Birds have long been associated by humans with the ethereal. Appearing globally in lore as omens and symbols, they act as airborne messengers traversing the corporeal and incorporeal worlds. Flowers too have historically been ascribed a symbolic meaning, regularly employed in art and literature to express a hidden narrative, or gifted as traditional expressions of love and loss. The metaphorical significance of the two might seem tethered to the past – yet our contemporary world abounds with birds and flowers used as emblems for cultures, countries, and companies. But what happens when we lose the icon itself? The Poignancy of Absence, Paul Dibble’s exhibition of new sculptures, considers the impact of extinction on our cultural ecosystem, and presents a eulogy to New Zealand’s own lost fauna.
The sculptures in The Poignancy of Absence feature native New Zealand birds atop branches, their bills suggestively in reach of New Zealand’s iconic Kōwhai flower. Like a caricature, Dibble’s birds are instantly recognisable though greatly abbreviated, as they have been condensed down to their lively essence: the fan-like spread of the Pīwakawaka’s tail, the elegantly curved bill of the Huia, and the long straight tail of the Tui, referencing its direct flight.
Birds have been a recurring motif in Dibble’s practice for over a decade, darting in and out of his sculptures as a real bird might. Previous series have seen bronze birds perched on immense geometric forms in Corten steel, as if playfully desecrating the great minimalist sculptures by Richard Serra or Donald Judd. Dibble’s most recent works represent a shift to a more solemn tone. The Huia, in particular, resonates with Dibble. The Palmerston North foundry run by the artist is close to the Tararua Ranges, where the last sighting of the native wattle bird was recorded in 1907. Once prized by Māori and settlers alike for their white tipped tail feathers, the Huia faced inexorable extinction caused by widespread deforestation and over hunting. The Huia is a morality tale for colonial exploit and environmental neglect. Dibble resurrects the lost bird, instilling his oversize bronze Huia with an inherent duality: at once omen and tribute.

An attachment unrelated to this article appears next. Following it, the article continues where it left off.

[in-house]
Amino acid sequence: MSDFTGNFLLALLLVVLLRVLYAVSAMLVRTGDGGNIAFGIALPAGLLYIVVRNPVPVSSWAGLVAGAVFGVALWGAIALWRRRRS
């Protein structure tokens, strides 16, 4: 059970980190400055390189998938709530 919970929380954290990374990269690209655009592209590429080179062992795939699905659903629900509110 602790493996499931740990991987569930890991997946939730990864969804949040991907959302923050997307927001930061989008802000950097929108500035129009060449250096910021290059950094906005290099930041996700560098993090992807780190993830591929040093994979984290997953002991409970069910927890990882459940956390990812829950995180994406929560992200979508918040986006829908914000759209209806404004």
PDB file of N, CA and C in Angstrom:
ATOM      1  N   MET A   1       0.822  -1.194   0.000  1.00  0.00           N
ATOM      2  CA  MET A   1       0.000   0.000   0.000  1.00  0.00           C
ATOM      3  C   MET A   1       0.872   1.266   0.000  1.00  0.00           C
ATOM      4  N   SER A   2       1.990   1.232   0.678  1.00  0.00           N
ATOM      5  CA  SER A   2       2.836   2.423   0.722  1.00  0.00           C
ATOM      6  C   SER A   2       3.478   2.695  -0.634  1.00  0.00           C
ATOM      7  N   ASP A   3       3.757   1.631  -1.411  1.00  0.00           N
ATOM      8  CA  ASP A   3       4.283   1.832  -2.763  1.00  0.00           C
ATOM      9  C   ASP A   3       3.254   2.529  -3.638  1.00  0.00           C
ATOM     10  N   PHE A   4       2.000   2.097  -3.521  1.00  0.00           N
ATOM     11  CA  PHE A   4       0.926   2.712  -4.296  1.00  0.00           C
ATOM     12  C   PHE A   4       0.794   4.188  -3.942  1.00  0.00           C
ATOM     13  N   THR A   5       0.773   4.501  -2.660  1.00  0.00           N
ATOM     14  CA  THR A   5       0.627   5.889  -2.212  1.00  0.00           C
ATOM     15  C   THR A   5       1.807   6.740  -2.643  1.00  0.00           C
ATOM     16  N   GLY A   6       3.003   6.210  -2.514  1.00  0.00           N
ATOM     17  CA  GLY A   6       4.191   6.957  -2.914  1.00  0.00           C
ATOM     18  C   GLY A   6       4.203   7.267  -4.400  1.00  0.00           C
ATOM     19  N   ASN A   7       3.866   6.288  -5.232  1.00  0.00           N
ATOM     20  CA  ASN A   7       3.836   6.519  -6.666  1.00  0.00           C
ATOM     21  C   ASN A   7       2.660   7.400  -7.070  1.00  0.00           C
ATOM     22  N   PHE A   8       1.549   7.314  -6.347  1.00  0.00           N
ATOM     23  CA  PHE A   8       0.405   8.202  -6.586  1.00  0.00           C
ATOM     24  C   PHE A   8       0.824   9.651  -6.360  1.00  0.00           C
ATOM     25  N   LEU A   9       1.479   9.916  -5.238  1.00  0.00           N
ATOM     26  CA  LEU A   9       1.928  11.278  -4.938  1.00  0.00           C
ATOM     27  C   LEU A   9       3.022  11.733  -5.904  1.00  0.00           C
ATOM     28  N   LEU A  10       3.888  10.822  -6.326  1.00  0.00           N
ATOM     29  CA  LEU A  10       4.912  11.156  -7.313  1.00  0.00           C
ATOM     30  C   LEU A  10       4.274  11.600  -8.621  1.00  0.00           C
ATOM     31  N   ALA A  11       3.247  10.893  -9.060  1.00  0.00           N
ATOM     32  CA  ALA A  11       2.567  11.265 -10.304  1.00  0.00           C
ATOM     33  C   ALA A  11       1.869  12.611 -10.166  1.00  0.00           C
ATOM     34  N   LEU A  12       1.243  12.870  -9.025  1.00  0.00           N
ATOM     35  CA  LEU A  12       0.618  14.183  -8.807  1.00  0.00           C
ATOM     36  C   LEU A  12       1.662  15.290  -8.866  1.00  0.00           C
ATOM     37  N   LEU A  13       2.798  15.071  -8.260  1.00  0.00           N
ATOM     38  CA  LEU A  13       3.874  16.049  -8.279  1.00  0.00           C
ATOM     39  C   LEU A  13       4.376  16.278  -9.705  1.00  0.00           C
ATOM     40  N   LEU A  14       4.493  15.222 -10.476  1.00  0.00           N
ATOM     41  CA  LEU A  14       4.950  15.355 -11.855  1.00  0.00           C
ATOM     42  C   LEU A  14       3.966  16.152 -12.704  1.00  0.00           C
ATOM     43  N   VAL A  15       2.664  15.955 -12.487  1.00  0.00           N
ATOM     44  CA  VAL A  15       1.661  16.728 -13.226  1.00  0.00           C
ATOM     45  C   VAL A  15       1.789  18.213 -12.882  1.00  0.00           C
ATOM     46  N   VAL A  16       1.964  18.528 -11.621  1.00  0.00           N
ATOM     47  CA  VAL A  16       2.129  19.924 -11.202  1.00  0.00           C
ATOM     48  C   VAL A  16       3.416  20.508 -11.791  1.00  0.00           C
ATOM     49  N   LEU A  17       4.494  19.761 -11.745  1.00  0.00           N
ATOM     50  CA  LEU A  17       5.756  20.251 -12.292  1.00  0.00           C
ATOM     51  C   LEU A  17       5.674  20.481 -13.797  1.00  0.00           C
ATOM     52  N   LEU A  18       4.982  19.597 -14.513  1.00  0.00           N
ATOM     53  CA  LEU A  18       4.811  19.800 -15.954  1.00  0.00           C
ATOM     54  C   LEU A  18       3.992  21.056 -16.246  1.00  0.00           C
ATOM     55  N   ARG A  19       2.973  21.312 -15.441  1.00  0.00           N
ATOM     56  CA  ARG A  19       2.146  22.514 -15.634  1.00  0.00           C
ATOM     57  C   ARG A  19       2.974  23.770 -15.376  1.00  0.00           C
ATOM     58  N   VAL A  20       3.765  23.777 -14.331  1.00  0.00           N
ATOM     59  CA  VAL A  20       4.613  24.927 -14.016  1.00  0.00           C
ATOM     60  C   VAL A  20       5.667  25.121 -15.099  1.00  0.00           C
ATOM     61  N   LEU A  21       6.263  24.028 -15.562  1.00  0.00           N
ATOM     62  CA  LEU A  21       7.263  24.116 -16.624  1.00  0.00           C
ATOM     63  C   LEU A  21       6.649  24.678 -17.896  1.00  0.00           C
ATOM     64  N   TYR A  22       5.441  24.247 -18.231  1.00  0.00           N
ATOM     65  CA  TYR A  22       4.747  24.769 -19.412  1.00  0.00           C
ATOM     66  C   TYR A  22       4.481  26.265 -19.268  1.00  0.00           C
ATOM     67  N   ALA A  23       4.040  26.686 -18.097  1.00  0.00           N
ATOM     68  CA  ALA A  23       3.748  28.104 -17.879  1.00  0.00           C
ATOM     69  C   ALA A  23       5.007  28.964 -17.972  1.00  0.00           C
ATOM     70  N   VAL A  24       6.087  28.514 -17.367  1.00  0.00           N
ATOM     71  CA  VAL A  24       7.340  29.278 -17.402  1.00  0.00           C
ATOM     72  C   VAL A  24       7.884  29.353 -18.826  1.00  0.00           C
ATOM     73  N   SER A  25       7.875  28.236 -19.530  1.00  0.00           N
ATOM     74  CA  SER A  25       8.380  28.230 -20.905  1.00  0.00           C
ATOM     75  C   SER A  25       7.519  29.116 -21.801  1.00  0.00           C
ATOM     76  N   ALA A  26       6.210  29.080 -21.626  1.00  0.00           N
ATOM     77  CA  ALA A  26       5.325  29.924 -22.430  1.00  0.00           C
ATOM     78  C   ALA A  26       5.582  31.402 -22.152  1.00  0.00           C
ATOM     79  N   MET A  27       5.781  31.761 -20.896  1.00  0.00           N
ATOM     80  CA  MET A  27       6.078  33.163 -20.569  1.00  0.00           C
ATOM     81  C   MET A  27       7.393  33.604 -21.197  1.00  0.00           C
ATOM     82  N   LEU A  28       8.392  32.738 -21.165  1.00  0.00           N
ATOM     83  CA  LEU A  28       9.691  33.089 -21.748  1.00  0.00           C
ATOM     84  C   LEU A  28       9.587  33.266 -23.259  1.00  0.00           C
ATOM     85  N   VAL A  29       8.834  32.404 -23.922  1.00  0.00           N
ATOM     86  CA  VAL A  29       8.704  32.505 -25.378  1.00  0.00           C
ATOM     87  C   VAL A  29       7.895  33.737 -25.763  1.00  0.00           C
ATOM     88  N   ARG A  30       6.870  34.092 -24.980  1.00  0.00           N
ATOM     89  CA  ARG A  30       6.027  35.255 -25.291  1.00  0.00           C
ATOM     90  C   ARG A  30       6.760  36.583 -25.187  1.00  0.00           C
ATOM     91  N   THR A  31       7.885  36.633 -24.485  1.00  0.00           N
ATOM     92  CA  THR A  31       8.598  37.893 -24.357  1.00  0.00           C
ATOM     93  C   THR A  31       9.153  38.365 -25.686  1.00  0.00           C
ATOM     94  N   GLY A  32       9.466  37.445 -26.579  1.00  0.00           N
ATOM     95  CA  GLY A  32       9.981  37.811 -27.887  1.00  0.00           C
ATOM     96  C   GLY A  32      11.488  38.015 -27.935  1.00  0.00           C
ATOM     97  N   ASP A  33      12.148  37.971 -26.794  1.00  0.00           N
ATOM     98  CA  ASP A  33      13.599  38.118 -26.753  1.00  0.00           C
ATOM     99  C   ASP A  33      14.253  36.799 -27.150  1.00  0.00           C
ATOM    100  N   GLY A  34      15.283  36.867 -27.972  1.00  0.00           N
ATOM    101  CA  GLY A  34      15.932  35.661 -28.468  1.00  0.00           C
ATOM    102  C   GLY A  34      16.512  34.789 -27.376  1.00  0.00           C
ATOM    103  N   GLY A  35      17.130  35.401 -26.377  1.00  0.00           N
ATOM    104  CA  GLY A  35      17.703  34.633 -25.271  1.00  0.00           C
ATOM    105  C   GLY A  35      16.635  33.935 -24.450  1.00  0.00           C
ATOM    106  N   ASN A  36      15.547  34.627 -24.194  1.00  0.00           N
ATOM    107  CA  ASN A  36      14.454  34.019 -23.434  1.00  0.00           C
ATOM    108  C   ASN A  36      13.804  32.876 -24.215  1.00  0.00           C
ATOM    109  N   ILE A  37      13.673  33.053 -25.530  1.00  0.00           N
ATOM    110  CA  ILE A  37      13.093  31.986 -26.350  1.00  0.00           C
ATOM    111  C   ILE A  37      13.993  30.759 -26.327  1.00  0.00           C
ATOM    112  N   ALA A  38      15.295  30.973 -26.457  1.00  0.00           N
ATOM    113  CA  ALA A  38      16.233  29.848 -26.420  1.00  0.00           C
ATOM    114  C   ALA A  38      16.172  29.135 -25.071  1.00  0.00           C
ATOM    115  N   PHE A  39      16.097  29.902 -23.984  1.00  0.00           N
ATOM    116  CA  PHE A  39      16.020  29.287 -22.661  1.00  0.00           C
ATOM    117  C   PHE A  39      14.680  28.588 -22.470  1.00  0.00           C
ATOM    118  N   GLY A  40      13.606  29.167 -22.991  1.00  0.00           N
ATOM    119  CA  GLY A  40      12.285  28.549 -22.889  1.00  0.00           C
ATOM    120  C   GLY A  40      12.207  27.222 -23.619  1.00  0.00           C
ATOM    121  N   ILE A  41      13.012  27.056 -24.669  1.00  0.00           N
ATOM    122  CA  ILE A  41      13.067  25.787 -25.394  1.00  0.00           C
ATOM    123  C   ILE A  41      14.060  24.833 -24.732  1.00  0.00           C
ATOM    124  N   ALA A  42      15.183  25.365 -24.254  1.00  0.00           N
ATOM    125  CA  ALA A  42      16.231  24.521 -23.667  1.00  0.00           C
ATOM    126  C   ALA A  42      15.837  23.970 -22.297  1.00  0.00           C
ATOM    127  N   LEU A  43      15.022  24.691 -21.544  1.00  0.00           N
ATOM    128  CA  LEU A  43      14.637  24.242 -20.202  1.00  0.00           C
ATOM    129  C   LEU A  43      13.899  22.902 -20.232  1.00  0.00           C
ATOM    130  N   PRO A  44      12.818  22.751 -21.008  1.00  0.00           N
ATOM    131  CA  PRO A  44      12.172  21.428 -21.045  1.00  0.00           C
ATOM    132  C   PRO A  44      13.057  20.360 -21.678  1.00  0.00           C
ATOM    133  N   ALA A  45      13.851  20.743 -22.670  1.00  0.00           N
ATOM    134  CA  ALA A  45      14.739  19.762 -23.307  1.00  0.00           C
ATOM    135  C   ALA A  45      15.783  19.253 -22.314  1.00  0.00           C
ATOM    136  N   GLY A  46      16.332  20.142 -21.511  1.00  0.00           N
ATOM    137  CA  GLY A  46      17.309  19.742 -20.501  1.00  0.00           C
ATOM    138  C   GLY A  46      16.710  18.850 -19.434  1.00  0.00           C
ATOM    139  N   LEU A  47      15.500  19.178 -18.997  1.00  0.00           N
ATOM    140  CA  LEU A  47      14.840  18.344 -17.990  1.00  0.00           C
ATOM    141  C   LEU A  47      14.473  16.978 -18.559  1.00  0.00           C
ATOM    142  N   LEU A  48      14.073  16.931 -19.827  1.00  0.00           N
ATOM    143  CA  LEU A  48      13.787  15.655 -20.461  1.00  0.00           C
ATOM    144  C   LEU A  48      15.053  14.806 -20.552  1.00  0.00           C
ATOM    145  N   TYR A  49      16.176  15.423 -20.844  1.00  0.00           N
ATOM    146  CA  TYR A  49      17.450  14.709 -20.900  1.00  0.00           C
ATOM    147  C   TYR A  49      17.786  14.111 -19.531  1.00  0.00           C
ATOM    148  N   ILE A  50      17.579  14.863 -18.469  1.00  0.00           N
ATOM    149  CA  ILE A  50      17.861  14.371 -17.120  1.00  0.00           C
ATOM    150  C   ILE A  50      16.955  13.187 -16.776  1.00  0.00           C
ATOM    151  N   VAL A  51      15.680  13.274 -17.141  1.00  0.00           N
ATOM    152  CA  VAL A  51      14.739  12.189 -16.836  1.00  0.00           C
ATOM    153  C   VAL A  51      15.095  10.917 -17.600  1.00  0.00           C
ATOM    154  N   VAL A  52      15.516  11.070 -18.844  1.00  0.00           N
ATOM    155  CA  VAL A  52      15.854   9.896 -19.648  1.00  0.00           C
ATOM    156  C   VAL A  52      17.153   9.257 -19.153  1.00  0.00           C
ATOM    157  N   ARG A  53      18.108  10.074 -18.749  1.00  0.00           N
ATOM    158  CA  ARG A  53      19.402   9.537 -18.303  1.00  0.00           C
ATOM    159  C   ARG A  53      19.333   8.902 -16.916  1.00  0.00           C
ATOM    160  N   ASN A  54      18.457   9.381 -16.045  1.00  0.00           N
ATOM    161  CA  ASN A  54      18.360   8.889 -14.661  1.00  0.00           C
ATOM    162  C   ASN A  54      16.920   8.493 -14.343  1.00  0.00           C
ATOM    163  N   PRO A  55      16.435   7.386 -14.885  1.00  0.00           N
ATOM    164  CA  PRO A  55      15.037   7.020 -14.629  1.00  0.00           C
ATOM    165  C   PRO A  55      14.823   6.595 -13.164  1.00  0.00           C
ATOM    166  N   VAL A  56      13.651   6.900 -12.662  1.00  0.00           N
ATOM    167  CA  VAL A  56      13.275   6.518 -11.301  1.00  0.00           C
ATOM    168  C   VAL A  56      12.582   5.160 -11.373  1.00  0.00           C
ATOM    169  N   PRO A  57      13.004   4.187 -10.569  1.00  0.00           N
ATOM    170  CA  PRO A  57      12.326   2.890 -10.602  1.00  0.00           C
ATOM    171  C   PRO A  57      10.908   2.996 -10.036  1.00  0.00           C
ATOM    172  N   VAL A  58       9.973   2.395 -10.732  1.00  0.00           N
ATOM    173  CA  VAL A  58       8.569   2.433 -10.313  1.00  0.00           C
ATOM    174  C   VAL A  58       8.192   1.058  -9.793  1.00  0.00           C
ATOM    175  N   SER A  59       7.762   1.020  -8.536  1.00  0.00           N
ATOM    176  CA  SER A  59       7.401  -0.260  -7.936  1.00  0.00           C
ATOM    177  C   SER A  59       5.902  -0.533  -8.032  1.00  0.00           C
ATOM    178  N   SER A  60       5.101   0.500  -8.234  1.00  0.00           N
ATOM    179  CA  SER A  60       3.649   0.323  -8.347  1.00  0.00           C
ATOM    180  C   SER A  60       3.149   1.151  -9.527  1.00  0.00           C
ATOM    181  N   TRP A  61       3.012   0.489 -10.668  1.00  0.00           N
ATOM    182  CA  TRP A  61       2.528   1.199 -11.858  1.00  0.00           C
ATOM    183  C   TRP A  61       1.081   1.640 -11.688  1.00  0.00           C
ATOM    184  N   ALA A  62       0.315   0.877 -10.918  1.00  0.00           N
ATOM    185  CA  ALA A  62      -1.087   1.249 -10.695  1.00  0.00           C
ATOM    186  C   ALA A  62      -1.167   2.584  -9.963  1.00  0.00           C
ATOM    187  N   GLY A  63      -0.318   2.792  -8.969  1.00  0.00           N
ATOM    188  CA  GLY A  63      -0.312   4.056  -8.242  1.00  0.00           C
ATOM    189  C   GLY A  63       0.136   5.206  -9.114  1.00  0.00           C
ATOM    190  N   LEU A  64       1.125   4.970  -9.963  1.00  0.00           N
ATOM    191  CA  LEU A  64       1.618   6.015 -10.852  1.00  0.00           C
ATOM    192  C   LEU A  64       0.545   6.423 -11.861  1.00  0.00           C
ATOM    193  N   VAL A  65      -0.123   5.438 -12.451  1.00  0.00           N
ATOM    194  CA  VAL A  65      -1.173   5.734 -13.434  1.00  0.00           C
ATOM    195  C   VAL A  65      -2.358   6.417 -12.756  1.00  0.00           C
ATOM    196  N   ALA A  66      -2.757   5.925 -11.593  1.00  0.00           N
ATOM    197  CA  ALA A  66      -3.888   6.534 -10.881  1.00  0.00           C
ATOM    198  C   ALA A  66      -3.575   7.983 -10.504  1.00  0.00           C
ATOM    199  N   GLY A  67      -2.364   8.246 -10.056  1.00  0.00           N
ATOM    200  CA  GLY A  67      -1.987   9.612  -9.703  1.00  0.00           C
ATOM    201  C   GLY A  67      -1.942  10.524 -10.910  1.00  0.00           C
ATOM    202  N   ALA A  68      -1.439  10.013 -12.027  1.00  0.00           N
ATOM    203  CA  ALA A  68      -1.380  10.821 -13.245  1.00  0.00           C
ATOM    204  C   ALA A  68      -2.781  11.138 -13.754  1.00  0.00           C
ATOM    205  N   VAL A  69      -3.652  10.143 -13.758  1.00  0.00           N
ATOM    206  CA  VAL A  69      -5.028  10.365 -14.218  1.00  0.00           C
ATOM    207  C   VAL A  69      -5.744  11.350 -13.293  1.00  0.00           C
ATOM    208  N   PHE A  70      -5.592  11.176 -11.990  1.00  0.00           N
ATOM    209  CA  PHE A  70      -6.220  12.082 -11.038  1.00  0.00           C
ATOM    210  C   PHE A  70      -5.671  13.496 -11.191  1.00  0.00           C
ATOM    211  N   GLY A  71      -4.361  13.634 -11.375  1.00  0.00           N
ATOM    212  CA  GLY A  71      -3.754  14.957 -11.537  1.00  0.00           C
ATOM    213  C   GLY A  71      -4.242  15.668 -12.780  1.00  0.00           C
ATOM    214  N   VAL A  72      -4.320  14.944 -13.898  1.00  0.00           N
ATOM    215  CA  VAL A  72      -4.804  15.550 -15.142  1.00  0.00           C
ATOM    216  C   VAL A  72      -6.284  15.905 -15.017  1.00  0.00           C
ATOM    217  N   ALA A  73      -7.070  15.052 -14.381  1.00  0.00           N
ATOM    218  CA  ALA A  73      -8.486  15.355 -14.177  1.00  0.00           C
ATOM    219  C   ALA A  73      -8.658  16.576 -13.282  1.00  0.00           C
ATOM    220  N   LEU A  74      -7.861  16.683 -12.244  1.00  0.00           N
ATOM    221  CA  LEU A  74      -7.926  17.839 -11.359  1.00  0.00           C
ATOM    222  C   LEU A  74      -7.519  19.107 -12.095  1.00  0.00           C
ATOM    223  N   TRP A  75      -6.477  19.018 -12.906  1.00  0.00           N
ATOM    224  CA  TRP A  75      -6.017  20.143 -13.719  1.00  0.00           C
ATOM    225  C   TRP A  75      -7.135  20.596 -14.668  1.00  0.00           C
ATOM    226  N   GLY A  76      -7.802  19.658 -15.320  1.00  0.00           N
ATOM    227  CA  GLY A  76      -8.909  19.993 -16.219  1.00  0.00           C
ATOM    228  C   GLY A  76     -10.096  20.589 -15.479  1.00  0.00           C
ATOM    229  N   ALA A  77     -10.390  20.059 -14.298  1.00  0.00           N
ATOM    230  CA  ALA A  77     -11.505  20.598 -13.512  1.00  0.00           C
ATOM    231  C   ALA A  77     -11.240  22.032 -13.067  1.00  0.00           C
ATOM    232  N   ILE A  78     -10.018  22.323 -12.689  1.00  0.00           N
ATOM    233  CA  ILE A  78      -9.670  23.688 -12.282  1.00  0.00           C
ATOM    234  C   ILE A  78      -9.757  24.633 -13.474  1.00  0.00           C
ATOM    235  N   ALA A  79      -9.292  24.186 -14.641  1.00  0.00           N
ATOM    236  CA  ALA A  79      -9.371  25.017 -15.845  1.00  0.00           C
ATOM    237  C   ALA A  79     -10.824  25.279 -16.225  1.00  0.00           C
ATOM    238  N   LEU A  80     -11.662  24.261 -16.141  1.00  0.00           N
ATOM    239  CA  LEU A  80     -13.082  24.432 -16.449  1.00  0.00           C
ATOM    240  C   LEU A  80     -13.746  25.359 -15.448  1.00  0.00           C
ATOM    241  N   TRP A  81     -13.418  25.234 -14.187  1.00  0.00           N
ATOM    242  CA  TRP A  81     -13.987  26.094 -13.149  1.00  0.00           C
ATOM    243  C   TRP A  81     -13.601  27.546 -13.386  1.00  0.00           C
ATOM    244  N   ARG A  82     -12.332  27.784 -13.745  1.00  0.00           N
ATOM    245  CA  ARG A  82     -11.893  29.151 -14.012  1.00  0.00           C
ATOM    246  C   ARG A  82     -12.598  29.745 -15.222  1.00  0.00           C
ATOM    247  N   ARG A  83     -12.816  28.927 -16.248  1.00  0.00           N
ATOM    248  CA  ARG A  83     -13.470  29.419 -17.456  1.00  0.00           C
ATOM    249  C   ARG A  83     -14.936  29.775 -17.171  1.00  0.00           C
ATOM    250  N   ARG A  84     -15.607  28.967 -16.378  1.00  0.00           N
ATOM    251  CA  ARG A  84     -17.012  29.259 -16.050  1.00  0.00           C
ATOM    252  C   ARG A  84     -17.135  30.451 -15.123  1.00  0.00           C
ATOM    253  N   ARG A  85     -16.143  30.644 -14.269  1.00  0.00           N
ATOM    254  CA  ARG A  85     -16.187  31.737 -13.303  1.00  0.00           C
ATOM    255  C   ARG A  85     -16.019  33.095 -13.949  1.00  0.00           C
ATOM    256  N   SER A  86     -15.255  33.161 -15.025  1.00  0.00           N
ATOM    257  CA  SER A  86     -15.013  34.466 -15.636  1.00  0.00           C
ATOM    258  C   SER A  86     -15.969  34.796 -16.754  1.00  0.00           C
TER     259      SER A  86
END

This duality is underscored by the artist’s masterful grasp of bronze, a medium both wholly malleable in its liquid form, and indelible when solid. This is most discernible in Waterfall, 2018, where Dibble captures the viscous fluidity of molten bronze to form the cascading water, and contrasts it with a solid slab cliff recalling an ingot. Dibble’s concern with the materiality of his chosen medium is shared with European modernist sculptors Henry Moore and Barbara Hepworth, and situates his practice alongside those who endeavour to maintain simplicity and truth to material. The Tui and Huia studies further explore the possibilities of bronze, incorporating negative space. A void becomes a wing, or belly, as curved cavities articulate the birds’ anatomies in an otherwise paraphrased form.
Dibble’s bronze is patinated a sombre brown, which offsets the 24-carat gilding of his Kōwhai, akin to the riotous dumping of yellow in the otherwise uniform New Zealand bush. Kōwhai are our national herald of Spring, bursting into flower and providing nectar for our native birds. Once included in a poem lamenting the loss of New Zealand’s flora and fauna by statesman William Pember Reeves, the Kōwhai in Dibble’s sculptures are a lively celebration of their endurance. Much like a bouquet of flowers gifted to express condolences, Dibble’s gold flowers become gestures to the birds they accompany: a rally cry to conservation, and a lasting tribute to our New Zealand ecosystem.
Gabriella Stead, 2018